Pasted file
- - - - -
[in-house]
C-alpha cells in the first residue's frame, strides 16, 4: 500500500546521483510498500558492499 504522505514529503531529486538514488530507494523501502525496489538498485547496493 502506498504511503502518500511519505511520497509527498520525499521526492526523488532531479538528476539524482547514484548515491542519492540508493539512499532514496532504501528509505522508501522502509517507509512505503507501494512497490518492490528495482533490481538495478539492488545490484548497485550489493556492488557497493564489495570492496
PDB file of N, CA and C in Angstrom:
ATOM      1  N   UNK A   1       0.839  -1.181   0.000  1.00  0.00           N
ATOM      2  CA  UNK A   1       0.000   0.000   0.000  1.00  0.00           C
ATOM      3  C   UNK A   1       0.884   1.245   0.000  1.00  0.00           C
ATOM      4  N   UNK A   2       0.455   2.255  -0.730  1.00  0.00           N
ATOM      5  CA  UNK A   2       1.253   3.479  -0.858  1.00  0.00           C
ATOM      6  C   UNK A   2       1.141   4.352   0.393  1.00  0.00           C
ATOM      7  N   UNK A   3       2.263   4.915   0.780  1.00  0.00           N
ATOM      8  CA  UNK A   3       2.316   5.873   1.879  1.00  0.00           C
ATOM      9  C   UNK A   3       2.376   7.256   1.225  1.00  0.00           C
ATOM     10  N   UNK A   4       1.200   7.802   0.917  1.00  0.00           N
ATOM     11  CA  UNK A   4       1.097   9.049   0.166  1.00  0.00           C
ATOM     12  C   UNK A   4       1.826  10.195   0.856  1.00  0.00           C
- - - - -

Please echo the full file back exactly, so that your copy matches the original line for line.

[in-house]
C-alpha cells in the first residue's frame, strides 16, 4: 500500500546521483510498500558492499 504522505514529503531529486538514488530507494523501502525496489538498485547496493 502506498504511503502518500511519505511520497509527498520525499521526492526523488532531479538528476539524482547514484548515491542519492540508493539512499532514496532504501528509505522508501522502509517507509512505503507501494512497490518492490528495482533490481538495478539492488545490484548497485550489493556492488557497493564489495570492496
PDB file of N, CA and C in Angstrom:
ATOM      1  N   UNK A   1       0.839  -1.181   0.000  1.00  0.00           N
ATOM      2  CA  UNK A   1       0.000   0.000   0.000  1.00  0.00           C
ATOM      3  C   UNK A   1       0.884   1.245   0.000  1.00  0.00           C
ATOM      4  N   UNK A   2       0.455   2.255  -0.730  1.00  0.00           N
ATOM      5  CA  UNK A   2       1.253   3.479  -0.858  1.00  0.00           C
ATOM      6  C   UNK A   2       1.141   4.352   0.393  1.00  0.00           C
ATOM      7  N   UNK A   3       2.263   4.915   0.780  1.00  0.00           N
ATOM      8  CA  UNK A   3       2.316   5.873   1.879  1.00  0.00           C
ATOM      9  C   UNK A   3       2.376   7.256   1.225  1.00  0.00           C
ATOM     10  N   UNK A   4       1.200   7.802   0.917  1.00  0.00           N
ATOM     11  CA  UNK A   4       1.097   9.049   0.166  1.00  0.00           C
ATOM     12  C   UNK A   4       1.826  10.195   0.856  1.00  0.00           C